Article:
John, you *rule*. My novel MONSTROCITY, from Prime, takes place in the city of Punktown. It's SF/horror/weirdness with a Lovecraftian slant. And I'm very proud of my novel LETTERS FROM HADES, Bedlam Press, which takes the form of a journal written by a new citizen of Hell. Both are available at Amazon. Also, Earthling Publications has released a novella of mine titled GODHEAD DYING DOWNWARDS, which I could quickly describe as a supernatural tale set in Victorian England. Again, John, thanks for your endorsement of, and interest in, my work!!!!! Wish we'd had more time to talk at Readercon...
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John Klima
Posted on Friday, September 12, 2003 - 08:20 pm:   

I finished PUNKTOWN about two days after posting my first message. Absolutely incredible. I'm leaning towards MONSTROCITY, so I can get my fill of Punktown, and then move on to the rest of your ouevre.

JK

PS--Will you be at World Fantasy?
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Jeffrey
Posted on Tuesday, September 16, 2003 - 03:12 pm:   

No, unfortunately...one of these years, I keep telling myself. THANKS for the kind words, John!!!
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Luís
Posted on Monday, November 15, 2004 - 03:45 pm:   

Here's what the _Punktown_ special edition cover will look like.

Punktown


Look for it in stores!

Best,
Luís
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Jeffrey
Posted on Tuesday, November 30, 2004 - 01:29 pm:   

Again, I really love this, Luis -- the familiar image from the original MINISTRY OF WHIMSY edition but given a different look via b/w, etc...

(This is the special hardcover edition from PRIME with twice the stories as the original. Coming sooooon...)
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Robert Devereux
Posted on Tuesday, November 30, 2004 - 05:58 pm:   

Uh oh, are we going to have another thing like City of Saints & Madmen on our hands? First the paperback edition, then the bigger hardcover, then a paperback version of the hardcover (but with one piece of artwork changed), and finally a UK edition with even more stuff?

Anyway, I look forward to it.
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Mike S.
Posted on Wednesday, December 01, 2004 - 01:33 pm:   

There was also a collapsable rubber chair version of Saints that was handy to bring to the beach.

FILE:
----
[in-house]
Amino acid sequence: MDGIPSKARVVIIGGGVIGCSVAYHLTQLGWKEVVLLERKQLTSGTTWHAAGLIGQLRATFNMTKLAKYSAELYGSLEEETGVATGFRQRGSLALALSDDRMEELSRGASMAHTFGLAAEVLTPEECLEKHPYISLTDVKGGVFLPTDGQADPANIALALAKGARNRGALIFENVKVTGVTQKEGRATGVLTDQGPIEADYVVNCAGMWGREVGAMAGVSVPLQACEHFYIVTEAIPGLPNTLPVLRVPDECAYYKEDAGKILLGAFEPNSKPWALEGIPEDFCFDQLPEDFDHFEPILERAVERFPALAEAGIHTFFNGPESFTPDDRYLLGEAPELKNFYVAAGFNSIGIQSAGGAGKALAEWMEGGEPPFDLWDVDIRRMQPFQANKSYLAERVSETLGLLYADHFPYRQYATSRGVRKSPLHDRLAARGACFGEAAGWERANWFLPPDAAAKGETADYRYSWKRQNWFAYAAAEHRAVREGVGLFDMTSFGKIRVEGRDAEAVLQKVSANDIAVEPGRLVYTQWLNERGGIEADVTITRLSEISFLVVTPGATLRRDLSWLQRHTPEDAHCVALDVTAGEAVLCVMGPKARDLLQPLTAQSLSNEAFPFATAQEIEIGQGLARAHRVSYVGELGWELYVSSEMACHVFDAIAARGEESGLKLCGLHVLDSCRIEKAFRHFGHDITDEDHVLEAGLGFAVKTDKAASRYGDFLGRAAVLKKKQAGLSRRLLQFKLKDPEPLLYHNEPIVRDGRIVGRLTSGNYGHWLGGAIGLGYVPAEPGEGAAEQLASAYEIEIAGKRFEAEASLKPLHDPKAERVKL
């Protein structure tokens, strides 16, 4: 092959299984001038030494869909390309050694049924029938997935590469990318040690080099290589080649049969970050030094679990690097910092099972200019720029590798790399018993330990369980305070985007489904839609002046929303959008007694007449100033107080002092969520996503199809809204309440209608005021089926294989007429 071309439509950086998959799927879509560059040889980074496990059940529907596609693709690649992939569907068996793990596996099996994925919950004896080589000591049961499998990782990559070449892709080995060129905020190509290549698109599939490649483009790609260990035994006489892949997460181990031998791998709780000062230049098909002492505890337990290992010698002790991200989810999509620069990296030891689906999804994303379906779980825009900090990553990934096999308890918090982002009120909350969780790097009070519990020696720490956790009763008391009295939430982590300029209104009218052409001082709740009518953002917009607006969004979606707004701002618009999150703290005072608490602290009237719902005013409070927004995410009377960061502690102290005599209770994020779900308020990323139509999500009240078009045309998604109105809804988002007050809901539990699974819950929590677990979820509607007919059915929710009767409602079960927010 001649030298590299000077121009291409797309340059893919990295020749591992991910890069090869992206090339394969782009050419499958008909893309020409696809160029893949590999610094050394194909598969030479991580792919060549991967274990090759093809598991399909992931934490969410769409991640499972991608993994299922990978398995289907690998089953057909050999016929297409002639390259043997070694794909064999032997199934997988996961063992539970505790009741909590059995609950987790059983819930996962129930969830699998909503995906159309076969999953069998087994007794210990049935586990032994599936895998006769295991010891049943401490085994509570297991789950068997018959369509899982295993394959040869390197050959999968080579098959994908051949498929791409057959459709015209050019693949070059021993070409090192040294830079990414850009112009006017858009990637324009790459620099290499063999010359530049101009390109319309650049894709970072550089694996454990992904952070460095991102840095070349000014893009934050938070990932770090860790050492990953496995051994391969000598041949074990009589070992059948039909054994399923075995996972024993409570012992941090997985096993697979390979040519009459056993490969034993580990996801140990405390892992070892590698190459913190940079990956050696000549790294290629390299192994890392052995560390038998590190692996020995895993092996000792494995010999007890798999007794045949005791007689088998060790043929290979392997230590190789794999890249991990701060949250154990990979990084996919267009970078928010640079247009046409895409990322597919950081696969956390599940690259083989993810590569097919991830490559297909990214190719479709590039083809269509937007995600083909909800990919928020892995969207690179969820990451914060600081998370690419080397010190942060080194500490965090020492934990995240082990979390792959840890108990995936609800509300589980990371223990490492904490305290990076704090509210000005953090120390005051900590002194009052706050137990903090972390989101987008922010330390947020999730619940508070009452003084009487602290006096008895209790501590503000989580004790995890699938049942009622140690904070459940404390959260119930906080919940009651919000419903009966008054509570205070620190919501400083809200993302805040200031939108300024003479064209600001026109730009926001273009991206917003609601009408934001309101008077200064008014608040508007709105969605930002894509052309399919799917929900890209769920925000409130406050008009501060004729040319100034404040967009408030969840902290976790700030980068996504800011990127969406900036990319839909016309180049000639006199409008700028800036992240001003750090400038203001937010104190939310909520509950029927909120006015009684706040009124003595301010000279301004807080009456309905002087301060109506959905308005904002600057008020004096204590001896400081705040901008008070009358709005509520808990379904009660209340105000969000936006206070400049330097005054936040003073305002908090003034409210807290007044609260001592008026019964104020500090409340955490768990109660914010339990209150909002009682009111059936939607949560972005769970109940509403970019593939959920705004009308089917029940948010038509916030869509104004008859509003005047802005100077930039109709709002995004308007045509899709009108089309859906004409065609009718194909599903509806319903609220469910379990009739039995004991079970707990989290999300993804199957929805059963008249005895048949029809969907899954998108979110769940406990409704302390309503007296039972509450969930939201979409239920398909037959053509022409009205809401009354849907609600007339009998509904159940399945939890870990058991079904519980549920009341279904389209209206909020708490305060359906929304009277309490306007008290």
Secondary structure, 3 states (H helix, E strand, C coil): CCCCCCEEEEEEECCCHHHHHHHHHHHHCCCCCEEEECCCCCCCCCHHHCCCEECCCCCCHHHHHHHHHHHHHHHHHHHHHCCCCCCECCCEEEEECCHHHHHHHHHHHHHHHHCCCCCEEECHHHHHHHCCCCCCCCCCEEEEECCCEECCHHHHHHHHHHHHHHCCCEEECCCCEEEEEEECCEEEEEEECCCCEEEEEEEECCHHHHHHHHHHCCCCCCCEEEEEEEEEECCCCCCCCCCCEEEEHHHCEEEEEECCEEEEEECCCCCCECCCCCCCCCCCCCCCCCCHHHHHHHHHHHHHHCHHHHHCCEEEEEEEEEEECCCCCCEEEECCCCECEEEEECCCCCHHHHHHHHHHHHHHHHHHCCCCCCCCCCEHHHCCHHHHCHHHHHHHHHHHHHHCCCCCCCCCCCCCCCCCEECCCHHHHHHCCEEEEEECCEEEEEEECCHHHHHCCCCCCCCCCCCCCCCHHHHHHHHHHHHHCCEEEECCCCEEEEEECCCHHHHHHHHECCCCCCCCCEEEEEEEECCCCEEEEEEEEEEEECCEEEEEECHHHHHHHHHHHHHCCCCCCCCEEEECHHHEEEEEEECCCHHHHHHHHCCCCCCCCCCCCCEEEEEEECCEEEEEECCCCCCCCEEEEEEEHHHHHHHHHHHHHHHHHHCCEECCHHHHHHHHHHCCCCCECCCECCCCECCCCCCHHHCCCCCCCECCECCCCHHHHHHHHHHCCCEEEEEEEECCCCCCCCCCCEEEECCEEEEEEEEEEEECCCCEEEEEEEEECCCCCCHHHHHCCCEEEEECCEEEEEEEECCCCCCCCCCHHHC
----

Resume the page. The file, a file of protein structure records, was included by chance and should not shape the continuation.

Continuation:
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Luís
Posted on Wednesday, December 01, 2004 - 02:07 pm:   

I have the new limited edition that comes with a built-in sunshade and a cup holder. Signed by the author.

(Thanks again, Jeff! Both hardcover and paperback designs are with Sean, so you should have a copy of the book in your hands soon-ish.)
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JV
Posted on Thursday, December 02, 2004 - 07:39 am:   

Mike fails to mention that the rubber chair version of Saints is a one-off that he made himself. So no one else has a copy. I imagine he's working on a quilted version of Punktown right now. And more's the pity--Mike, Atlanta's a huge city with many dens of iniquity and pits of vice. You should get out more and flounder around in them, rather than creating these ghastly one-off limited editions.

Rhys...er, I mean, Jeff V
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Mike S., Mayor of Atlanta
Posted on Thursday, December 02, 2004 - 12:00 pm:   

LOL!
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Jeffrey
Posted on Wednesday, December 15, 2004 - 02:07 pm:   

Luis...cool...I didn't know Sean was doing a new trade paperback along with the hardcover. Nor, that Mike was doing a quilted edition. Hopefully a nice soft quilt one can read while curled up under it on the sofa, and not a heavy uncomfortable hardcover quilt.
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Jeffrey Thomas
Posted on Thursday, January 18, 2007 - 12:33 am:   

Great new review of PUNKTOWN at Bookgasm:

http://www.bookgasm.com/reviews/horror/punktown/
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Jeffrey Thomas
Posted on Wednesday, January 02, 2008 - 12:13 am:   

A couple of years ago I came across the following lengthy review of the original, Ministry of Whimsy edition of PUNKTOWN (2000), and I'm not sure if I've shared it at my various message boards or blogs before. The reviewer, Arinn Dembo, says here that the review was intended for the New York Review of Science Fiction but that it was turned down as being too "incendiary." She writes: "Very simply put: I was a happier woman before I visited the streets of Jeffrey Thomas’s Punktown. I was happier because I genuinely believed that it was useless to read science fiction, fantasy or horror any more; happier because I believed that these genres had been strip-mined of every last pebble of their creative potential; happier because it was a relief to set down the burden of my once-vibrant faith in the worthiness of SF to be called “literature”, and surrender any notion of SF ever being taken seriously as Art." Hm! Incendiary? Maybe, but it certainly stoked the flames of my needful ego. You can read her apparently controversial review of PUNKTOWN in its entirety here:
http://www.arinndembo.com/Reviews/Punktown.htm